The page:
The influence of story-telling on children's language development

Abstract : Children learn their mother tongue in the interactions they have with their caregivers. Yet, language is not only based on daily-life activities and Shared Book Reading (SBR) activities provide children with more different syntactic structures than spontaneous child directed speech. It has been demonstrated that SBR activities have a positive effect for children on a range of skills like vocabulary development (Payne et al. 1994 ; Snow & Goldfield, 1983), literacy (Bus et al. 1995), narrative development (Lever & Sénéchal, 2011) and grammatical development (Noble, Cameron-Faulkner & Lieven, 2013). Noble et al. (2013) showed that there is a relationship between SBR and grammatical development because written language contains a wider range and more complex set of sentence types than in child directed speech. Snow et al (1976) and Hoff-Ginsberg (1991) have also shown that language used during SBR involves higher mean length of utterance (MLU) than in spontaneous adult-child dyadic interactions. In line with those findings, it has been demonstrated that books can be viewed as a form of enriched linguistic input (noble et al. 2013). Thus, it appears that SBR activities offer a favourable context for children to acquire language because in comparison to spontaneous Child Directed Speech there are noticeable qualitative differences in the grammatical and syntactical structures used by the parents when addressing their children and by the children when commenting on the stories. The activity itself triggers a constant back-and-forth movement between the children's daily lives and the work of fiction they are reading and also prompts displaced speech on the part of both the parents and the children. It adds a new dimension to language itself since language is no longer used to do actions but rather to talk about displaced events or imaginary characters. For all these reasons, the present paper investigates the qualitative differences at work between spontaneous adult-child interactions and SBR activities. To do so we analysed the use of negation in SBR. Negation is a relevant topic because the parents and their children frequently use it. It may be expressed by the means of grammatical markers like the adverbs not or never, but it can also be expressed non-verbally by the means of gestures or actions. This study analyses the expression of negation in spontaneous adult-child interactions and in SBR contexts in two longitudinal corpora of one monolingual English-speaking child and one monolingual French-speaking child filmed one hour a month from one to four years old. Results show that in SBR activities the parents use a wider range of negative functions compared to daily-life adult-child dyadic interactions. The children also express generally low frequency negative functions like epistemic negation, denial and negative assertion in a larger proportion than in the rest of the corpus. Likewise, we observed that refusal - the most represented negative function in the corpus - is not predominant in SBR activities. The analysis of the expression and the use of negation in SBR is an ideal locus to look at substantial numbers of low frequency negative functions as well as to convey qualitative multimodal analyses on two different contexts of interaction: SBR and spontaneous adult-child dyadic interactions. References: Bus, A., van Ijzendoorn, M., & Pellegrini, A. (1995). Joint book reading makes for success in learning to read: A meta-analysis on intergenerational transmission of literacy. Review of Educational Research, 65, 1-21. Hoff-Ginsberg, E. (1991). Mother-Child Conversations in Different Social Classes and Communicative Settings. Child Development, 62, 782-796. Lever, R., & Sénéchal, M. (2011). Discussing stories: How a dialogic reading intervention improves kindergarteners' oral narrative construction. Journal of Experimental Child Psychology, 108, 1-24. Noble, C., Cameron-Faulkner, T. & Lieven, E. (2013). What's in a book? Communication in the Child Language Seminar, University of Manchester, June 24th, 2013. Payne, A.C., Whitehurst, G. J. & Angell, A. L. (1994). The role of home literacy environment in the development of language ability in preschool children from low-income families. Early Childhood Research Quarterly, Volume 9, Issues 3-4, 1994, 427-440. Snow, C.E., & Goldfield, B. (1983). Turn the page please: Situation specific language learning. Journal of Child Language, 10, 551-570. Snow, C.E., Arlman-Rupp, A., Hassing, Y., Jobse, J., Joosten, J., & Vorster, J. (1976). Mothers' speech in three social classes. Journal of Psycholinguistic Research, 31, 424-444.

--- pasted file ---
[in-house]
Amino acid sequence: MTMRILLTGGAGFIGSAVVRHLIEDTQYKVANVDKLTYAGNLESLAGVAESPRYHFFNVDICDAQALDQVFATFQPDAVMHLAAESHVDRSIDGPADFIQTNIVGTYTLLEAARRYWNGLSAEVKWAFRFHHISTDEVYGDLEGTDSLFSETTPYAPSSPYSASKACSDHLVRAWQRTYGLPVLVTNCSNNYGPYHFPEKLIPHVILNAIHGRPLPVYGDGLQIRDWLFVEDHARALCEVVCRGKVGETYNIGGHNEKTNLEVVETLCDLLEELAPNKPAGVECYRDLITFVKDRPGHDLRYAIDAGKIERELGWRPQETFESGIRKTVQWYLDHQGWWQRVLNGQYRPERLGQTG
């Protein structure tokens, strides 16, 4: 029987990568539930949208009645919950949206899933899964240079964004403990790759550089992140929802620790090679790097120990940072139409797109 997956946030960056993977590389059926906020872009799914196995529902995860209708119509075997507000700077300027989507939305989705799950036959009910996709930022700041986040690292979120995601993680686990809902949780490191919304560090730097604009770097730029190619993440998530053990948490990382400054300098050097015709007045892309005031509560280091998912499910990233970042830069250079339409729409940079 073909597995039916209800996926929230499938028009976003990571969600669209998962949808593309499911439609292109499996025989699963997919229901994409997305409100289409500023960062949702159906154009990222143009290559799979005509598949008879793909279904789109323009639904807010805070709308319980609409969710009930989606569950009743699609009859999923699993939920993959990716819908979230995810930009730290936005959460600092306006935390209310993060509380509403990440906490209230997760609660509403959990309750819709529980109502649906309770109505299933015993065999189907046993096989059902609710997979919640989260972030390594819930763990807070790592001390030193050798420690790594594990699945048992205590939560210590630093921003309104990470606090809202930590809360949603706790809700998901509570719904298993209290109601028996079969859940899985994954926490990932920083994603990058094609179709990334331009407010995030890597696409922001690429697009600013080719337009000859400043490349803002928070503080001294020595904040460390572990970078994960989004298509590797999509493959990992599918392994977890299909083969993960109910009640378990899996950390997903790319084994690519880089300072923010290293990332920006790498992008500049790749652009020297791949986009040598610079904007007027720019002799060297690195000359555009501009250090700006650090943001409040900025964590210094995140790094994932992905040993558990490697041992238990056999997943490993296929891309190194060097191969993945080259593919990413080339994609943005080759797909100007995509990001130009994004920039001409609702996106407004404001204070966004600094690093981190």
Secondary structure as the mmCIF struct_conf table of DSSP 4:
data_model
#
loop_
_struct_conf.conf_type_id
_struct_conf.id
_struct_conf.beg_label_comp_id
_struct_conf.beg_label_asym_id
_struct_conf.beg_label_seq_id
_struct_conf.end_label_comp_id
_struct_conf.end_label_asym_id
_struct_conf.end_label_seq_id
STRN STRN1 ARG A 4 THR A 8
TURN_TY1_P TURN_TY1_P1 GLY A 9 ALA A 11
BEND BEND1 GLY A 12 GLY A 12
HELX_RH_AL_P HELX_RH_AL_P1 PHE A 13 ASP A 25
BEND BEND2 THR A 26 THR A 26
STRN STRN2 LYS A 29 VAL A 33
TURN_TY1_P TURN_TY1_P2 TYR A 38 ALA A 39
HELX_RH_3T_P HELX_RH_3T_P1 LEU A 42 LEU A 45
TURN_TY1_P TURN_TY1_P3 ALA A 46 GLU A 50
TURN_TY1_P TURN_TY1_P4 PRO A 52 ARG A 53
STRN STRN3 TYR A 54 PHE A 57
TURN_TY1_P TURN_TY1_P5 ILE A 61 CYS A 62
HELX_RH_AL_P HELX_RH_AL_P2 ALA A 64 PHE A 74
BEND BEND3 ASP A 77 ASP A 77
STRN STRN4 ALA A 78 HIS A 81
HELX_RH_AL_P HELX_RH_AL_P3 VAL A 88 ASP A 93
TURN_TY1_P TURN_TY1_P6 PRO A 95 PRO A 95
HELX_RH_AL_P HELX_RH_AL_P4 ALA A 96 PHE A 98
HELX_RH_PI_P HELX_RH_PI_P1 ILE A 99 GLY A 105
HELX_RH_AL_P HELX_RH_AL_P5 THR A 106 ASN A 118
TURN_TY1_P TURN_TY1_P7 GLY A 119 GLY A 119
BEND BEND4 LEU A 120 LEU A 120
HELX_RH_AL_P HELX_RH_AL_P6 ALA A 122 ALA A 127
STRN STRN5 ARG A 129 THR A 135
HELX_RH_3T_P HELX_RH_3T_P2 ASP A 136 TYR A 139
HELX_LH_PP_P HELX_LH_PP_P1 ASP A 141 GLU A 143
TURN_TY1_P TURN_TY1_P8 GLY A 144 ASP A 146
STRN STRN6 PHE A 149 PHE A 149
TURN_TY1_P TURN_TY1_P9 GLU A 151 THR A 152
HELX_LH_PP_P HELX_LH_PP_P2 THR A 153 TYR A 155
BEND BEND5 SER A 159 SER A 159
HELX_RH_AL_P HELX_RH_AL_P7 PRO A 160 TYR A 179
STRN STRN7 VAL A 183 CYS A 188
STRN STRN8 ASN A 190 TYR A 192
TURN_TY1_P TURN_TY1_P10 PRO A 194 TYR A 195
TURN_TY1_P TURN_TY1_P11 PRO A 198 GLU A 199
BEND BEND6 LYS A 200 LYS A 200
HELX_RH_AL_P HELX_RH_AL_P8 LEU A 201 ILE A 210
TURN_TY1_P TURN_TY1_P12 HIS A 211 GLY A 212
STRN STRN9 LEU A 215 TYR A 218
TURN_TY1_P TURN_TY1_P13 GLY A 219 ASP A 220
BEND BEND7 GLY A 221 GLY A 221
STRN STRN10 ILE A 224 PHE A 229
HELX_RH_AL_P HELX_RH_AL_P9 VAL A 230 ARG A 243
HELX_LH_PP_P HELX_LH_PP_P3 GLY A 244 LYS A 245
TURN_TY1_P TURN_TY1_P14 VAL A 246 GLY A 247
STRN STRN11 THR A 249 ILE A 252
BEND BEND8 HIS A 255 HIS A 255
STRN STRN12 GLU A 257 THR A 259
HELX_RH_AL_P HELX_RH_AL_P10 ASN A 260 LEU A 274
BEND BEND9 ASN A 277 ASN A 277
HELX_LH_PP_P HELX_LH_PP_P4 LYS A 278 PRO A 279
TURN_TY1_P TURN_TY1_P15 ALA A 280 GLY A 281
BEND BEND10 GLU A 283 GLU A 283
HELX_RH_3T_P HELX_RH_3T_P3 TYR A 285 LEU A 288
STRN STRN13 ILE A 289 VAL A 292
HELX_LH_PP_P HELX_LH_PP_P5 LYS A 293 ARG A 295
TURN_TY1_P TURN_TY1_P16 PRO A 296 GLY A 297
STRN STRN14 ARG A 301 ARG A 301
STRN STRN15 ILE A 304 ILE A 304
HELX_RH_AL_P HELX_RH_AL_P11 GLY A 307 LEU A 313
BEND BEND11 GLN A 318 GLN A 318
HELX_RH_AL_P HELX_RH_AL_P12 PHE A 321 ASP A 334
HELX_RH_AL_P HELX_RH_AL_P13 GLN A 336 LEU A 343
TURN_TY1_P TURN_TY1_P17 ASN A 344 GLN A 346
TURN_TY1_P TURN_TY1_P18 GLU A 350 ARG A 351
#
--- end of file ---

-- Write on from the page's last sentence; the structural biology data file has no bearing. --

Type de document :
Communication dans un congrès
A VOYAGE TOWARDS WORDS Representing the Sensations of Early Childhood and the Acquisition of Language, Dec 2013, Paris, France. 2013
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Contributeur : Pauline Beaupoil-Hourdel <>
Soumis le : lundi 16 décembre 2013 - 00:19:09
Dernière modification le : vendredi 24 mars 2017 - 09:29:46


  • HAL Id : hal-00918875, version 1



Pauline Beaupoil. The influence of story-telling on children's language development. A VOYAGE TOWARDS WORDS Representing the Sensations of Early Childhood and the Acquisition of Language, Dec 2013, Paris, France. 2013. 〈hal-00918875〉



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